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Car and Driver: Volvo Exec: VW Diesel Emissions Cheating Was an “Open Secret” for Years


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-Were you surprised by Volkswagen’s admission nearly a year ago that it used a software defeat device to fake its way through global diesel emissions standards? Competing automakers weren’t—according to a Volvo executive, Volkswagen’s cheat was an “open secret” in the auto industry for the past seven years. It’s just that none of the competition could figure out exactly what VW was doing.


At a Volvo launch event in Spain, Kent Falck, a future product specialist with nearly 30 years of experience at Volvo, remarked that automakers had suspected something was up with VW’s TDI emissions results for years, News.com.au reports. As Falck puts it, competing automakers were perplexed when they couldn’t get their diesel offerings to run as cleanly as Volkswagen claimed—despite using the same equipment from the same auto industry suppliers.


“We have the same suppliers, we have Bosch, we have Denso, we are working with the same partners, so we know this technology doesn’t exist,” Falck told a small group of Australian journalists. “I have known that for seven years.”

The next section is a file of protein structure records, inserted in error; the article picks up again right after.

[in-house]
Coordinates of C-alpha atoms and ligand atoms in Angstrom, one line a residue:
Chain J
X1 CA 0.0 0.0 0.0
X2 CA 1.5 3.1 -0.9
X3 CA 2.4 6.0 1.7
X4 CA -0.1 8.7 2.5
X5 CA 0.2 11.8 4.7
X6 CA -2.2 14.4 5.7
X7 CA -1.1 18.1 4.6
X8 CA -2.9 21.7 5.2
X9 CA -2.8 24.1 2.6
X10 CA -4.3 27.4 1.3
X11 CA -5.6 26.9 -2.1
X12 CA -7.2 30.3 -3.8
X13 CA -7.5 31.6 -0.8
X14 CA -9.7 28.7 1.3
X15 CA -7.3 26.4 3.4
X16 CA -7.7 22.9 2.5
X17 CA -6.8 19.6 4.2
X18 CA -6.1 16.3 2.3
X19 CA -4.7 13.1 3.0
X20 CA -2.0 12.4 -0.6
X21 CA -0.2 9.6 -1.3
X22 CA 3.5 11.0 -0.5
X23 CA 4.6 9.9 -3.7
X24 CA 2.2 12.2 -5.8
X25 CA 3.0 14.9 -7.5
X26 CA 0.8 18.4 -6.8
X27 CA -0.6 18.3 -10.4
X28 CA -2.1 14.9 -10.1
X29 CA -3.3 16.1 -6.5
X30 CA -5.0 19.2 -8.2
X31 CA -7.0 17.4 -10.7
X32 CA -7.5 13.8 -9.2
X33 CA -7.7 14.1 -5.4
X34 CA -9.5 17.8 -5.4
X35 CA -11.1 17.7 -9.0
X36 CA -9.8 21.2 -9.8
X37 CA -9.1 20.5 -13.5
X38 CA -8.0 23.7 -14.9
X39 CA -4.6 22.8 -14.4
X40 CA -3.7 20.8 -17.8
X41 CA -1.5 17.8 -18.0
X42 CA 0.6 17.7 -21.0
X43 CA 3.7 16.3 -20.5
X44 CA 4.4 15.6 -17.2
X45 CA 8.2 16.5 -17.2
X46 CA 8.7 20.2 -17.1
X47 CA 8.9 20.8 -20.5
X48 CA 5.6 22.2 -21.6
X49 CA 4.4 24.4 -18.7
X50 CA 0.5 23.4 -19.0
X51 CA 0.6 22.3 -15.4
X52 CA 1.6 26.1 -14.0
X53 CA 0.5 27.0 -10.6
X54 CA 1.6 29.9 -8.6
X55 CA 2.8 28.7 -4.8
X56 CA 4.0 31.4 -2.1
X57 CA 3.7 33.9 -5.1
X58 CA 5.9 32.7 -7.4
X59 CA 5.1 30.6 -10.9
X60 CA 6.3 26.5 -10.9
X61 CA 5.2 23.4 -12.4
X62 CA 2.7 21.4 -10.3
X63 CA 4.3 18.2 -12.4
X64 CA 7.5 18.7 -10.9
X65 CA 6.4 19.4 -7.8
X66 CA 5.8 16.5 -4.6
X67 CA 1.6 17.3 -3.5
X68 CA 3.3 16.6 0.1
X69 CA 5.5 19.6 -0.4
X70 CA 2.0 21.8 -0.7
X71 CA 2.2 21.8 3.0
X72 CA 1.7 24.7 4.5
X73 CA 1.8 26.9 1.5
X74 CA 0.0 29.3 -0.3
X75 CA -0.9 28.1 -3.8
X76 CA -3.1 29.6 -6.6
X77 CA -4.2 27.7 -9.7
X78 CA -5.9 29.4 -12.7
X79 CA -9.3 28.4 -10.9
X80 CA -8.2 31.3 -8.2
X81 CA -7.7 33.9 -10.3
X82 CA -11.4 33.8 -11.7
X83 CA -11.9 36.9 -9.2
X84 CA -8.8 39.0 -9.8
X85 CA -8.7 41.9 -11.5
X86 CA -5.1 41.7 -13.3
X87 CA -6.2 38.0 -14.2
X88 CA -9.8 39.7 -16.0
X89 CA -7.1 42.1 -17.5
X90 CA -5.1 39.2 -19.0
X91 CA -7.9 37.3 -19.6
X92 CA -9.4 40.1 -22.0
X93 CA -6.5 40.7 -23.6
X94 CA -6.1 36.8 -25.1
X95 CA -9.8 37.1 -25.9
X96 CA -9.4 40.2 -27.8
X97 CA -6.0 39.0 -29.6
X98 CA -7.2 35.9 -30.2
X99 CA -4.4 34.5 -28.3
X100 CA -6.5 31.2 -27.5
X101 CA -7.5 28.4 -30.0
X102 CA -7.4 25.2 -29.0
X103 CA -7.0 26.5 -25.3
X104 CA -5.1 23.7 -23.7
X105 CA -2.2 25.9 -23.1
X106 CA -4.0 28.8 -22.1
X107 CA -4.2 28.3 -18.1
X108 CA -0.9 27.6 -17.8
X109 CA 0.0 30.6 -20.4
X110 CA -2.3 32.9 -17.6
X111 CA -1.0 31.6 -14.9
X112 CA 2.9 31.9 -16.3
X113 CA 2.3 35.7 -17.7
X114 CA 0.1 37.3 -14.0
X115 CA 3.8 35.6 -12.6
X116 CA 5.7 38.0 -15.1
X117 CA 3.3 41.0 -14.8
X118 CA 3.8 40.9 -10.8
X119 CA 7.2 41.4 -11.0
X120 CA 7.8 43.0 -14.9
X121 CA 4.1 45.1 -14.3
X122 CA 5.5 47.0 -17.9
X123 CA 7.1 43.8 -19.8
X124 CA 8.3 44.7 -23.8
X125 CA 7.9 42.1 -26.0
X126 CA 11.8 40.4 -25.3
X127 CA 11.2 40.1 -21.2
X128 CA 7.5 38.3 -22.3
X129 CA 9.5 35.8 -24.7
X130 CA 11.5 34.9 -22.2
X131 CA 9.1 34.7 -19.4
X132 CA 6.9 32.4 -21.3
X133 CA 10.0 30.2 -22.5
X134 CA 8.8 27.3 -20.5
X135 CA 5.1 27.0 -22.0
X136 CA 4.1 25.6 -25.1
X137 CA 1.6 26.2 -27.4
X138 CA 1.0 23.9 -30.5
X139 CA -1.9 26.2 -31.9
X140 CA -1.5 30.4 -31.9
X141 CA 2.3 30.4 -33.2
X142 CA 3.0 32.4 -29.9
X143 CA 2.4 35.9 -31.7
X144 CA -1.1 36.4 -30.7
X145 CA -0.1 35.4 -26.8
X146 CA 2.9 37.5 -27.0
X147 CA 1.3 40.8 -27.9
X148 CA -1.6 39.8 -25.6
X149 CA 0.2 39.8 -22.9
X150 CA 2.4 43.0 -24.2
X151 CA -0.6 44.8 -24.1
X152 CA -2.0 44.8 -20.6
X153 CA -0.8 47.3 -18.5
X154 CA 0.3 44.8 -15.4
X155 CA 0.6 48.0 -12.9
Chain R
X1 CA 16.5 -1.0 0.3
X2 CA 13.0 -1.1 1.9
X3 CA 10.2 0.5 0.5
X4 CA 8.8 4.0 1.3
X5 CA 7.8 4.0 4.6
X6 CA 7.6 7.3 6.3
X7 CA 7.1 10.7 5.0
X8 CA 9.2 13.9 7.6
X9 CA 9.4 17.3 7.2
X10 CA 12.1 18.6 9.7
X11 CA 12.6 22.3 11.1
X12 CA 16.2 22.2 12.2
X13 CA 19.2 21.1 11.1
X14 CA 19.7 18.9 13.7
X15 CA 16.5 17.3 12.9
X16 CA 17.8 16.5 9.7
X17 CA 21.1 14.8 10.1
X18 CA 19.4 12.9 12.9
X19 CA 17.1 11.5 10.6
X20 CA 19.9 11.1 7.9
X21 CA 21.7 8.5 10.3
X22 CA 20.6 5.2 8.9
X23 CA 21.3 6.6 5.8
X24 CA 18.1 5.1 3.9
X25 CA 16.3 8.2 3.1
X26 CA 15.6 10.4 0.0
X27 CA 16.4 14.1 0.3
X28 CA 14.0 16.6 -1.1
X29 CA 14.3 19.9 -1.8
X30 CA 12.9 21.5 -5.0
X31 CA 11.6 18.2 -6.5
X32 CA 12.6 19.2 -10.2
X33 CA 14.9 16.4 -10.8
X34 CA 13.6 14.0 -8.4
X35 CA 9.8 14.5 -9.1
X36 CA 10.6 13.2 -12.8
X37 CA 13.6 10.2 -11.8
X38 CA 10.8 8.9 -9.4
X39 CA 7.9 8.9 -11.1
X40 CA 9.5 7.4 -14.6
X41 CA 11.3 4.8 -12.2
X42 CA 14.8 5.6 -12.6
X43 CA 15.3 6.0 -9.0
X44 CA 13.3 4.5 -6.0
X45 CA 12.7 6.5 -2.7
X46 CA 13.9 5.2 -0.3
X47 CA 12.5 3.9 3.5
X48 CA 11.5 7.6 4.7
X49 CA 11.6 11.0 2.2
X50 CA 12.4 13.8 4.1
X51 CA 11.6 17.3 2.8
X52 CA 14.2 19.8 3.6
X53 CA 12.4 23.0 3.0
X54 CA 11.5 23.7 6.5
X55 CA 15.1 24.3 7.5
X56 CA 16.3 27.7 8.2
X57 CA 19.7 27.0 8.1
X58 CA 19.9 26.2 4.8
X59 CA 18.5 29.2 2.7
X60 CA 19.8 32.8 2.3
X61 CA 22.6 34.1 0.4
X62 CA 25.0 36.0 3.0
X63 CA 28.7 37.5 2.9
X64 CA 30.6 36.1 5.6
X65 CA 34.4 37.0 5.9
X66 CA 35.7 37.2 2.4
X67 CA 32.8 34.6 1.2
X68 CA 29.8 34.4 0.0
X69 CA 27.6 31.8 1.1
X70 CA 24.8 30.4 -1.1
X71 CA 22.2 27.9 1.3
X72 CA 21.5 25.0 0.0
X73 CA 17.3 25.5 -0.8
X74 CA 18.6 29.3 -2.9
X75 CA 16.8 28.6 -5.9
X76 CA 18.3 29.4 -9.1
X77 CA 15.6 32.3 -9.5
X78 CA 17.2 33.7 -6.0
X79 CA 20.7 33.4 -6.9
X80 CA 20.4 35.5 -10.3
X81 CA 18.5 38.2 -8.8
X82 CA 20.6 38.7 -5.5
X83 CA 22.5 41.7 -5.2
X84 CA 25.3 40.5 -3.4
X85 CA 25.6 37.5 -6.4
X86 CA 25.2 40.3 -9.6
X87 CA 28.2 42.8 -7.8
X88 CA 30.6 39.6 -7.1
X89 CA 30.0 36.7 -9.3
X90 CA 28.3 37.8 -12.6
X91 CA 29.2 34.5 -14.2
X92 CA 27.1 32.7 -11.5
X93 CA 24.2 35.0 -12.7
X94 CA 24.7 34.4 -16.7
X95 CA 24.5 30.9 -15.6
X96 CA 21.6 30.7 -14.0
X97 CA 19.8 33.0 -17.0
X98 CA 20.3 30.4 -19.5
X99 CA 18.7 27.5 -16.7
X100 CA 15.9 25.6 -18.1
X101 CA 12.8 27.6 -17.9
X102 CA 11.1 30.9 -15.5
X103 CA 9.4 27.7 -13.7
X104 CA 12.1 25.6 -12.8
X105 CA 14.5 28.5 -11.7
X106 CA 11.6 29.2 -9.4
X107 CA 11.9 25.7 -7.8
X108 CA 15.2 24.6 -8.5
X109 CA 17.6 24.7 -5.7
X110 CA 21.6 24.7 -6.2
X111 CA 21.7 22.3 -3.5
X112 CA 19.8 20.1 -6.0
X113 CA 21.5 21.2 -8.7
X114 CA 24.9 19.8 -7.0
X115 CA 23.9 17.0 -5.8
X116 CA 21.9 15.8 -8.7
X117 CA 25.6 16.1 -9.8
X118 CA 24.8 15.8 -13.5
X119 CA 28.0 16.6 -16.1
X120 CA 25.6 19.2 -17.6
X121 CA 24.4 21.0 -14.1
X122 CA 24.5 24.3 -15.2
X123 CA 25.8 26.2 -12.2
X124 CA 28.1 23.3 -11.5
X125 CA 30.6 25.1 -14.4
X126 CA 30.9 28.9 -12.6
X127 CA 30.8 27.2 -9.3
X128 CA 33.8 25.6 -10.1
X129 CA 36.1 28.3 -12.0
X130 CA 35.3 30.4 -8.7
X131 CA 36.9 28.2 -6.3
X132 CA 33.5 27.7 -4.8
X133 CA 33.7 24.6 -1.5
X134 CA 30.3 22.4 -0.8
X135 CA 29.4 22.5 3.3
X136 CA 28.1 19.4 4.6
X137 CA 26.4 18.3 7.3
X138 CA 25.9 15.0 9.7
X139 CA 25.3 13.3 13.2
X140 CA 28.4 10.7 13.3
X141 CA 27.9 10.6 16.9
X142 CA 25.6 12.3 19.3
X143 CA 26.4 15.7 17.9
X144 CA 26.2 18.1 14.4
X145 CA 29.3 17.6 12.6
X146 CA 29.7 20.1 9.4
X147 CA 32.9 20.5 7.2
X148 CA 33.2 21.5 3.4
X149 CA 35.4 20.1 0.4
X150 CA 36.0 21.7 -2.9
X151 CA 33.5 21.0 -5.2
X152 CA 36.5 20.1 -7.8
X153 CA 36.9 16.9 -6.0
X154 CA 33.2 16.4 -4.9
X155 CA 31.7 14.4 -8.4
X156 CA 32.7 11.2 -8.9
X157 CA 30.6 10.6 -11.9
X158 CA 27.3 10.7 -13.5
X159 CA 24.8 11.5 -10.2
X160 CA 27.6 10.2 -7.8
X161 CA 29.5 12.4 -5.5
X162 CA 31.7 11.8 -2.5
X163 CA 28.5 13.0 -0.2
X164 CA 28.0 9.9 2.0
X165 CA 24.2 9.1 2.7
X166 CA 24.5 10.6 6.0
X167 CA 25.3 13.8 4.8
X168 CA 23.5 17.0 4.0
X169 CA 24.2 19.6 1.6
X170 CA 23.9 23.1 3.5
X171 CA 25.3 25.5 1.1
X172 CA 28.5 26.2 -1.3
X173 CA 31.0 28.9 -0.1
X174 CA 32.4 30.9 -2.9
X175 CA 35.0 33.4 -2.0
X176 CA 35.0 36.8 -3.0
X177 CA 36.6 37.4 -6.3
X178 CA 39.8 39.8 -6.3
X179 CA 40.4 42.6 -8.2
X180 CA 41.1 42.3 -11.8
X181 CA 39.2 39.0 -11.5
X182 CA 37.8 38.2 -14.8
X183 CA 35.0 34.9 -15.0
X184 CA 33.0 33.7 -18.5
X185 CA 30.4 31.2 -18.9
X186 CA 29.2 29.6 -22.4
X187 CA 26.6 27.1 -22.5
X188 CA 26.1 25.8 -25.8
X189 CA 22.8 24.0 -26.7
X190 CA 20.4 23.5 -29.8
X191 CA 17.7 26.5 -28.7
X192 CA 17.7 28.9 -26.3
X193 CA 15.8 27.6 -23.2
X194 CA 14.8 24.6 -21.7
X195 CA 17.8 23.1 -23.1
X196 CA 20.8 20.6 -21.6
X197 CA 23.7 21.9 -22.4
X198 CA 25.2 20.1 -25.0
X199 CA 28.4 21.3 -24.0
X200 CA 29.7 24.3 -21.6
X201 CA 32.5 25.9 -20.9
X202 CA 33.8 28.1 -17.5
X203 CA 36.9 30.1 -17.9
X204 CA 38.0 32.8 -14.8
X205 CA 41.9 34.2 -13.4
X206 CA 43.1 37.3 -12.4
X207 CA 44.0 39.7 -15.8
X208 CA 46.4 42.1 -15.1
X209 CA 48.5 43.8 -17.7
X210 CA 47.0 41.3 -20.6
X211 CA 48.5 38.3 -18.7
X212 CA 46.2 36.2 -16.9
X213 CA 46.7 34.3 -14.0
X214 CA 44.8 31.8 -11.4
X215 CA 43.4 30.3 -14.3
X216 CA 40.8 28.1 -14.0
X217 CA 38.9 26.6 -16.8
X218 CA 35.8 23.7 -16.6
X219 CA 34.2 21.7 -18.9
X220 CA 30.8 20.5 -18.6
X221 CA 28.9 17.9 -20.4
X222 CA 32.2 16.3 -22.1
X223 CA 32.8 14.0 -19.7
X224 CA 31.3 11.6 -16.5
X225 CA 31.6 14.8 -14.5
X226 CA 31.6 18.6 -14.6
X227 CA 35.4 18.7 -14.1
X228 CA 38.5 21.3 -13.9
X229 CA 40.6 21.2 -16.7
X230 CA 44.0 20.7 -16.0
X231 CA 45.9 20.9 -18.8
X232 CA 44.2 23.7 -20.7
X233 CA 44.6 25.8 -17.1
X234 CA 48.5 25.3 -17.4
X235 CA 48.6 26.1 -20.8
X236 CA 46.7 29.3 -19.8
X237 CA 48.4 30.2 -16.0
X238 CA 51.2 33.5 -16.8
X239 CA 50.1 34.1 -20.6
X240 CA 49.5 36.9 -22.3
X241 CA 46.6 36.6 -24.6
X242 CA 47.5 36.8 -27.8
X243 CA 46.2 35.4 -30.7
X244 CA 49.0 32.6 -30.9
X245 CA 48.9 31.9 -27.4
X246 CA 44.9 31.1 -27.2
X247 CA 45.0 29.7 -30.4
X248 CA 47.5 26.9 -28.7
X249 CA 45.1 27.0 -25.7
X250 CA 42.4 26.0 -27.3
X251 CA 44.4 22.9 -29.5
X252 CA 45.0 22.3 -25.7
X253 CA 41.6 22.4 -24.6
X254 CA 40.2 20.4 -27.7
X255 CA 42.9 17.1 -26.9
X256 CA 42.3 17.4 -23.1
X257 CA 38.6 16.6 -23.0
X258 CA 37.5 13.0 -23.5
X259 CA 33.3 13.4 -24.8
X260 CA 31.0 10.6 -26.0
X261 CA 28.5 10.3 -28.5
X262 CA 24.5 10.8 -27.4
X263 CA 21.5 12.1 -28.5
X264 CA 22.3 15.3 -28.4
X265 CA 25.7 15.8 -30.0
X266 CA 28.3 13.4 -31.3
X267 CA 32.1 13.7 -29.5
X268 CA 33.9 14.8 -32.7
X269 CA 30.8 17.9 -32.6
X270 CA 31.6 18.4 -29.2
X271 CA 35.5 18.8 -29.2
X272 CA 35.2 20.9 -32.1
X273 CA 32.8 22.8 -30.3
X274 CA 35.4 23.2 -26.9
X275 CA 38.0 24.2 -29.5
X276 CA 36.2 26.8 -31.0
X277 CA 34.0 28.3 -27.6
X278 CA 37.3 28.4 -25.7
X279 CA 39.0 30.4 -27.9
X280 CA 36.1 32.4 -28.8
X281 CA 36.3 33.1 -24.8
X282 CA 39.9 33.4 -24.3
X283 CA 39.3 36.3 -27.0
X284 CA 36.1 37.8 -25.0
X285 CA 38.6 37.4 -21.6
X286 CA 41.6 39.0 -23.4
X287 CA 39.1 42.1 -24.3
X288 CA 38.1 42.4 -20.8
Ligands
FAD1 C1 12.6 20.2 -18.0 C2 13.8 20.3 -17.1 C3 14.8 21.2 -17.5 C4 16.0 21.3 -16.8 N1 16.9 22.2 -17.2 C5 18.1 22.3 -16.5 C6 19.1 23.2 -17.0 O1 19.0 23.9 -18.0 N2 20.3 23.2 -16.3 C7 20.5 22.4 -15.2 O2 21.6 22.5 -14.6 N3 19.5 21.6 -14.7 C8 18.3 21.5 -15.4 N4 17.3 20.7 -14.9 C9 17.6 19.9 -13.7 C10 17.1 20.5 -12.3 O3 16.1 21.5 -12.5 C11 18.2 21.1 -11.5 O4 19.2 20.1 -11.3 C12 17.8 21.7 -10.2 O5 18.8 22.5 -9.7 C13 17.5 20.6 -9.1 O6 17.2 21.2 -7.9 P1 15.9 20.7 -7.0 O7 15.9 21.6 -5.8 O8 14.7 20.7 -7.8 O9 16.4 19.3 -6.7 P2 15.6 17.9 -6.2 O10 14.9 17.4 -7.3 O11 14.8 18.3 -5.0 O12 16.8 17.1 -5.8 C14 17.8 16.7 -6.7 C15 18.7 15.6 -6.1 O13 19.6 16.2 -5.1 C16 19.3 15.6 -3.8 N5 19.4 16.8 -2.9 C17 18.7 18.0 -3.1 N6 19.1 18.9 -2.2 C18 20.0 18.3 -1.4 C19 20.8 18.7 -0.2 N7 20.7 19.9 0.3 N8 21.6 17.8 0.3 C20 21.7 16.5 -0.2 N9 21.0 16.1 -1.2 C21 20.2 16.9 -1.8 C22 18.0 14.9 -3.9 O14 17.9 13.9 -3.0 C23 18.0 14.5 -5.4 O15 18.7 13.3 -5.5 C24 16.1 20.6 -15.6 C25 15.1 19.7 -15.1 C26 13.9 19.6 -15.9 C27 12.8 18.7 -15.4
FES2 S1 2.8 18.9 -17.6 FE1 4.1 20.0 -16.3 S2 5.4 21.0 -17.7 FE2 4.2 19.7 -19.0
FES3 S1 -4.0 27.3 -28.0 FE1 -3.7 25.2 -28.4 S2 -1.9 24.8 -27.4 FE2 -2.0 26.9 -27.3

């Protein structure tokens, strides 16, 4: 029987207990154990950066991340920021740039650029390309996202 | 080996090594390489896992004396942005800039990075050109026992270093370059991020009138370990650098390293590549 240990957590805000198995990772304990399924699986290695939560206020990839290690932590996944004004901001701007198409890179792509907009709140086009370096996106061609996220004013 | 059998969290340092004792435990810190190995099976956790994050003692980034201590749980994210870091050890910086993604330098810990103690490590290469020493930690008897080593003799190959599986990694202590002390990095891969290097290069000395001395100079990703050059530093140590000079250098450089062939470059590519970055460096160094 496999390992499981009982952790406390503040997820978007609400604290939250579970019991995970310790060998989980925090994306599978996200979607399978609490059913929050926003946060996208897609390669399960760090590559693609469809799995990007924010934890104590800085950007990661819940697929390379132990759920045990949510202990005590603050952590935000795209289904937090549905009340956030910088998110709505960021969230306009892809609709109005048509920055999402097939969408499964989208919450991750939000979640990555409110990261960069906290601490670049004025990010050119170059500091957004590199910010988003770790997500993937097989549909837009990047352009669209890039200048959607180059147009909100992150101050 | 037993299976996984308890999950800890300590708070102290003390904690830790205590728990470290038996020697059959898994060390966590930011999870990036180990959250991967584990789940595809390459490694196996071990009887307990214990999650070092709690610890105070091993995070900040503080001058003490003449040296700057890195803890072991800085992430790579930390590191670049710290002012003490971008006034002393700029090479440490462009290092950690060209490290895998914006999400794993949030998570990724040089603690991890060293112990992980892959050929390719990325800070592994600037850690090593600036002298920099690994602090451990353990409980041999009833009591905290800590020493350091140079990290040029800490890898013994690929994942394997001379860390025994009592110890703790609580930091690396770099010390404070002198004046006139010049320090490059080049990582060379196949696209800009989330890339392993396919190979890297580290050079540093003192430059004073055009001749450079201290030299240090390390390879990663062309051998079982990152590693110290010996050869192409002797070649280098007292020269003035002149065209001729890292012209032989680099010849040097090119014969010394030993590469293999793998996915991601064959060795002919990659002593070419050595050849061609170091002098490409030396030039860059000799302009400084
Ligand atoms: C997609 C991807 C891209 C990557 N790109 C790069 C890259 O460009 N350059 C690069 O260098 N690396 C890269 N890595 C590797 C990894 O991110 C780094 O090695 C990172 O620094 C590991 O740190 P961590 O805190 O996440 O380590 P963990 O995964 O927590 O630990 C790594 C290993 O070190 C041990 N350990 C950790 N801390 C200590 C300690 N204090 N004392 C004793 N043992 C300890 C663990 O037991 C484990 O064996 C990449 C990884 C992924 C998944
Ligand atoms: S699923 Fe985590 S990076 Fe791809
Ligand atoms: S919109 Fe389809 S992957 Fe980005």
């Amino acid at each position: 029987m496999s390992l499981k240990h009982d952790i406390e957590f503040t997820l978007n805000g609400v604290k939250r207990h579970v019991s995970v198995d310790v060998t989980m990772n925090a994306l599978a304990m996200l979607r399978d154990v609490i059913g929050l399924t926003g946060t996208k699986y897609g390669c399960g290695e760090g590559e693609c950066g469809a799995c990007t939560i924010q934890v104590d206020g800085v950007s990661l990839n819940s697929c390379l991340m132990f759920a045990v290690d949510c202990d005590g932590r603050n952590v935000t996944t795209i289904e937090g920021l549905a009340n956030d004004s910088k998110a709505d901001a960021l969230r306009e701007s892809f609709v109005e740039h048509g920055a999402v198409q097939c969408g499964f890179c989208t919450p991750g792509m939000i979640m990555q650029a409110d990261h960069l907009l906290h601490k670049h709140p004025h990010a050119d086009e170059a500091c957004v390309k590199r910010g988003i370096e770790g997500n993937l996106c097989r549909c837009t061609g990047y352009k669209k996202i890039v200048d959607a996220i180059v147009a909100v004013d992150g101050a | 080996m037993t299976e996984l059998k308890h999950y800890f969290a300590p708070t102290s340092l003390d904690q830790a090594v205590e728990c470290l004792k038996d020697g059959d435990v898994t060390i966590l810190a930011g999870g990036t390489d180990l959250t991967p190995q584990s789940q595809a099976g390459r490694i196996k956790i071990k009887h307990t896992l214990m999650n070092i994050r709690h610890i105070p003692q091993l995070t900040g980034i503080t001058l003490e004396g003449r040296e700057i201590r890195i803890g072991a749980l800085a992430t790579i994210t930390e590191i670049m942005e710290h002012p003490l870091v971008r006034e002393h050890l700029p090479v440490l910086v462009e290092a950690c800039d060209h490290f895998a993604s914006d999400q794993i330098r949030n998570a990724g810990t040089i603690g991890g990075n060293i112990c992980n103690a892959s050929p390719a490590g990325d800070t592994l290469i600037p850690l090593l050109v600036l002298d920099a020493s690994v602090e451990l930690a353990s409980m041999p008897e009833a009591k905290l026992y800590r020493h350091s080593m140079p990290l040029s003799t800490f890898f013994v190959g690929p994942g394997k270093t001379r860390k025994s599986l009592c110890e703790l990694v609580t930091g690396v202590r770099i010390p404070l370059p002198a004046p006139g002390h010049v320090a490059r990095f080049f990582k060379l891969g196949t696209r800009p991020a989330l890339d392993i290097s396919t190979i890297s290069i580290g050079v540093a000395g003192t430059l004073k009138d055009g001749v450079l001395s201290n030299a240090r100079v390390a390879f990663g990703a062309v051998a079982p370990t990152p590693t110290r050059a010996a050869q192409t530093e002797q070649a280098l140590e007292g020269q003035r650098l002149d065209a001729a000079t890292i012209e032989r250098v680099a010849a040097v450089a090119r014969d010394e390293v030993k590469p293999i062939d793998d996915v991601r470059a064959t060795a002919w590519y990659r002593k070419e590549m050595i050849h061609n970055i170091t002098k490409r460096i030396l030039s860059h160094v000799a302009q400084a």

“We sat in a room and reviewed all the facts, figures, whatever we have, with the specialists,” said Mr Falck. “[W]e can’t manage it, how are the others doing it? We don’t know.”


Falck says that at one point, he and his colleagues thought perhaps Volkswagen had invented or licensed some proprietary technology that allowed its diesel vehicles to pass U.S. and European emissions tests without relying on expensive and complex systems like urea injection, used by nearly every competing automaker. “There is always intellectual properties in the world … there might be something out there in the technology … that we are not allowed to buy because it’s owned by a supplier,” he said. “We were wondering how [VW met strict US emissions targets] that’s for sure.”


Of course, now we know exactly how Volkswagen got away with it: The automaker used sophisticated software that could detect when a vehicle was being emissions-tested, and only activated the full suite of emissions controls under testing conditions. It’s a gamble that will end up costing the automaker royally—to the tune of $14.7 billion in the U.S. alone. And Volkswagen’s admission has increased the scrutiny on all automakers, with evidence mounting that many major automakers were engaging in similar deception.


Still, we can’t help but think the auto industry should implement an ethics rule modeled after the Department of Homeland Security’s public safety campaign: If you see something suspicious, say something—to regulators.


This story originally appeared on Road & Track h/t Joshua Dowling.


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